I learned a lot about innovation from the innovation podcasts. A lot of people write books about innovation, or they’ll try to define it. And what you realize is that a lot of times our definitions of innovation are self-serving. Their definitions serve their view, or the thing that they are trying to package or sell, especially in the consulting world. In doing deep dives with four very different people, they upended any notion that I had of innovation.
When I was talking with Patricia Chin-Sweeney, managing director of I-DEV International [San Francisco] and a consultant with iDev-Africa [Chapel Hill N.C.], there was a part of the interview where she was really getting into this notion that innovation comes from struggle, it comes from something that might be missing, or something that’s not quite attainable to a given community. And that breeds innovation.
The very next interview, I’m interviewing Mark Smukler, founder and CEO of Flow, who is living in a flat in London. [Smukler was also the founder of Bixby, which he sold. It was an NVP Labs company.] And his approach to innovation was completely different. We talked a lot about his process. He does a lot of thinking, a lot of reading and a lot of research. He takes a lot of walks, he looks at his industry and maybe finds a theory or a model that he then wants to apply to potentially a new sector or a new business. It’s just a totally different approach.
Kevin Wilkins, founder and managing director at trepwise, a growth consulting company in New Orleans, was talking for part of the interview about his obsessive customer focus. He discussed a time in his career when he was working on innovating spray cleaners. The diversity of ideas and approaches was amazing.
I also talked to Carina Wong, who is a documentary filmmaker, and her approach to innovation is essentially, “How can I make sure that I’m building trust with the people whose stories I’m trying to tell? How can I best tell those stories in a truthful way?” And so, you know, her whole approach to this work is entirely different from the other three.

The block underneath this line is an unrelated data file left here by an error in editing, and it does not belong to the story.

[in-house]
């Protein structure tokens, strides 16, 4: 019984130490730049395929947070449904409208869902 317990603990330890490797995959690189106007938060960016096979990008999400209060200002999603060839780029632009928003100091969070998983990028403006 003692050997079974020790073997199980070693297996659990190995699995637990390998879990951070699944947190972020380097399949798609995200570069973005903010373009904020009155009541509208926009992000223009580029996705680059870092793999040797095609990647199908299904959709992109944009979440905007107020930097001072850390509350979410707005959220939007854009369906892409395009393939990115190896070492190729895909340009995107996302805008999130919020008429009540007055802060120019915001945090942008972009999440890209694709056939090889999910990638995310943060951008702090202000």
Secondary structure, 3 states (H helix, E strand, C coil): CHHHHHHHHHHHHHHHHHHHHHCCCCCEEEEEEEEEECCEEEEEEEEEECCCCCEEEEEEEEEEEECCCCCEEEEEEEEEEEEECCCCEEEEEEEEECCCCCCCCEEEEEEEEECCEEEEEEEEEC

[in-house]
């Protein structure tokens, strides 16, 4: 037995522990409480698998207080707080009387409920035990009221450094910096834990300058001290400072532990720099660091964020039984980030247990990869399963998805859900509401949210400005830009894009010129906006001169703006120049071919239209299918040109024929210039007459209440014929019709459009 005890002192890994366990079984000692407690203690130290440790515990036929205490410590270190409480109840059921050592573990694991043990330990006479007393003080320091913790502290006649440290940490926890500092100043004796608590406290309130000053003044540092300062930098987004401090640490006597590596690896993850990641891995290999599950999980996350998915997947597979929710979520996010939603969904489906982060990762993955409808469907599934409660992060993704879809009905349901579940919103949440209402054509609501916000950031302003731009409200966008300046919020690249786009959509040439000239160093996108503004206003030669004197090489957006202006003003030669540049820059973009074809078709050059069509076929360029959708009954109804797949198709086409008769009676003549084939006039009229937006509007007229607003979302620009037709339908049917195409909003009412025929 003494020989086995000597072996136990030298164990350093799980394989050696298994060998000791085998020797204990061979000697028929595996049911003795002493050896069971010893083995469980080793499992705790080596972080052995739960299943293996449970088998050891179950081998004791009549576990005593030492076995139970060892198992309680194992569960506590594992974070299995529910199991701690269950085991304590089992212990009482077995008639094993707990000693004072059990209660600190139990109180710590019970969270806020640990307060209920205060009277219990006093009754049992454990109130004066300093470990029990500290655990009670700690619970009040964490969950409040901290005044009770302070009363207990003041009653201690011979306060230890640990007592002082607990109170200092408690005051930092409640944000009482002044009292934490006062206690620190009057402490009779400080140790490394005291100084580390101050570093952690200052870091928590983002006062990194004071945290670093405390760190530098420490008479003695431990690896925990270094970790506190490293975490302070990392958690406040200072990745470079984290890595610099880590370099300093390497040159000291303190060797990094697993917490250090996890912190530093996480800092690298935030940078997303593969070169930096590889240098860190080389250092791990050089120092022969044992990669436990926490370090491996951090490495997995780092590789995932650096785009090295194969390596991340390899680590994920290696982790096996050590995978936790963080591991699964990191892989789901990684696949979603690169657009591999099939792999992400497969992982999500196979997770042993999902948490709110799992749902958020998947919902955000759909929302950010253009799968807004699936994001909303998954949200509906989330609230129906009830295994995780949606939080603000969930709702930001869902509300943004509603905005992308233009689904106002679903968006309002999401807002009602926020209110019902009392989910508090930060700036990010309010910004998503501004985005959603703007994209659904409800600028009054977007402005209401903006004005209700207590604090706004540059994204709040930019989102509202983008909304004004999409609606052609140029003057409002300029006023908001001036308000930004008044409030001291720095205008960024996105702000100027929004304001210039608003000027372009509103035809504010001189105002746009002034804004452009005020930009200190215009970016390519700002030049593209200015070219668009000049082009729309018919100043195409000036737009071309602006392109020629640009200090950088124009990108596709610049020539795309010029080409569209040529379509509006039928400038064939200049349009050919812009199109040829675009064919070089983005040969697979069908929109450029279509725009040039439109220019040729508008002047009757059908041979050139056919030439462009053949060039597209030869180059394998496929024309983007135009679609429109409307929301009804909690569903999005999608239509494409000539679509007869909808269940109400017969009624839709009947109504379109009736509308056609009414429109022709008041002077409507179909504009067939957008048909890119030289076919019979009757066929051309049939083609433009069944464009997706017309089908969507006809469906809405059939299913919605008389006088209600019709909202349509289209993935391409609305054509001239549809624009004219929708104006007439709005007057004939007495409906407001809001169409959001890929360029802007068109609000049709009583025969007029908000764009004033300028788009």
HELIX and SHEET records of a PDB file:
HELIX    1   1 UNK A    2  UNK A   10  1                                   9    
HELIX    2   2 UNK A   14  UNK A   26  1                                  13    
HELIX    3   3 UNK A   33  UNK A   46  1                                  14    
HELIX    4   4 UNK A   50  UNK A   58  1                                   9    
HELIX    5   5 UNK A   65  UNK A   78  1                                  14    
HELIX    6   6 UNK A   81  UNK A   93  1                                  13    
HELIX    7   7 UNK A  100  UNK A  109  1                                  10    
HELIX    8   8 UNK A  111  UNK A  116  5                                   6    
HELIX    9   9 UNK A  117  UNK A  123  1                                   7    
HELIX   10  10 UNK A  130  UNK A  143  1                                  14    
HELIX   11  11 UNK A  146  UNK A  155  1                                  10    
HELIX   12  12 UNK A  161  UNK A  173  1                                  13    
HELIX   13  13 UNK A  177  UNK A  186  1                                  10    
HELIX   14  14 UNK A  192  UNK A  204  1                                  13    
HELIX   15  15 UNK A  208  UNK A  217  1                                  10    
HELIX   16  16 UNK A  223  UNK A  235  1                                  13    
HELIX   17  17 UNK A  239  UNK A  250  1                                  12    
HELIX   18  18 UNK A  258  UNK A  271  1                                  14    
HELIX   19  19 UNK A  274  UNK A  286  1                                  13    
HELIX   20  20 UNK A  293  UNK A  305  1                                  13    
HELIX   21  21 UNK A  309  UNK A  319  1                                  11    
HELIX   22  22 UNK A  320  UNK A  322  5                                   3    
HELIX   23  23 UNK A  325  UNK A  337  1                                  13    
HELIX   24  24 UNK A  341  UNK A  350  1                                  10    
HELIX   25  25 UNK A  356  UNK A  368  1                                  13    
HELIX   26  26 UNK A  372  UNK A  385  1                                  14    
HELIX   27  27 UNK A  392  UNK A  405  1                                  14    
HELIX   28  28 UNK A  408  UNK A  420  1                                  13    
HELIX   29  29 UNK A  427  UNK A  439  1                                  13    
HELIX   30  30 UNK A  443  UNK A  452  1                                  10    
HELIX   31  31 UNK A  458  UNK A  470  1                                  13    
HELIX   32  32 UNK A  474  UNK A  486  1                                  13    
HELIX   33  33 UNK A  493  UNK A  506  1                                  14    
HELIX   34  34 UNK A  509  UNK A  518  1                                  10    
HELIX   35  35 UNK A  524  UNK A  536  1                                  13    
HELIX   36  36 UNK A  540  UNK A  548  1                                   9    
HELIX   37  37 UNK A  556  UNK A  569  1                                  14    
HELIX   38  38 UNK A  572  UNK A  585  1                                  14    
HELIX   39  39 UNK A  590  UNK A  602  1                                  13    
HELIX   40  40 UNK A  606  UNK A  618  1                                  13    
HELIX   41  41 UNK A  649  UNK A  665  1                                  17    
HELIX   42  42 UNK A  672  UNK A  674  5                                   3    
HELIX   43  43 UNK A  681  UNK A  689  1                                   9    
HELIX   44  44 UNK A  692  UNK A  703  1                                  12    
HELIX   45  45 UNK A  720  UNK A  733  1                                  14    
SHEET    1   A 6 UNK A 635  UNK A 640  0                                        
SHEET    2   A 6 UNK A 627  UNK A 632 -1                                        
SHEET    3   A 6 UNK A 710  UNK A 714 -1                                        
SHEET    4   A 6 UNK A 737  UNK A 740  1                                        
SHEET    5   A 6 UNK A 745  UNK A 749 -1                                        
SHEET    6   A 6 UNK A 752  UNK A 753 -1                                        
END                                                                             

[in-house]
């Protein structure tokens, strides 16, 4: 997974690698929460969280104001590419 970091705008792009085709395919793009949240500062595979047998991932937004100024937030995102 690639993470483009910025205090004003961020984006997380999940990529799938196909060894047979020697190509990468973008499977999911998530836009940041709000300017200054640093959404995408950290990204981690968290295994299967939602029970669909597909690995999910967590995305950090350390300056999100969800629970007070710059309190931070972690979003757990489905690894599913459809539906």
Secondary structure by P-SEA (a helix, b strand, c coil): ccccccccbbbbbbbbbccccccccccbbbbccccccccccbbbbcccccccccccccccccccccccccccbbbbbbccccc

MKA Alumni Innovators features the following episodes:
Kevin Wilkins, class of ’83
• Hear about the importance of alleviating fear in your organisation, so that innovation can take place and then be baked into the fabric of the organisation.
• Learn how to frame ideas, and what you can do to help evolve these ideas in ways that will allow them to scale and achieve maximum impact.
• Explore how success can actually be a detriment if it leads to company stasis.
Carina Wong, ’11
• Hear about the importance of understanding the essence of someone else’s truth and about innovating and experimenting with different technologies to tell their story.
• Learn how the musings of an NYU professor and famous writer inspired and guided Carina, and ultimately changed the course of her life.
• Explore the ways to use your perspective, your bias and your intentions to get to the most honest version of a story.
Mark Smukler, ’08
• Hear what it means to offer “frictionless” engagement.
• Learn about people’s resistance to subscription and membership models, and how Flow disrupts an industry.
• Explore the concept that real estate as a business model can be monetized through access and services that include physical space as an alternative to long-term commitment.
Patricia Chin-Sweeney, ’99
• Hear about fair trade and corporate/social responsibility.
• Learn about impact investing and trends in impact investing.
• Explore what “conscious leadership” means.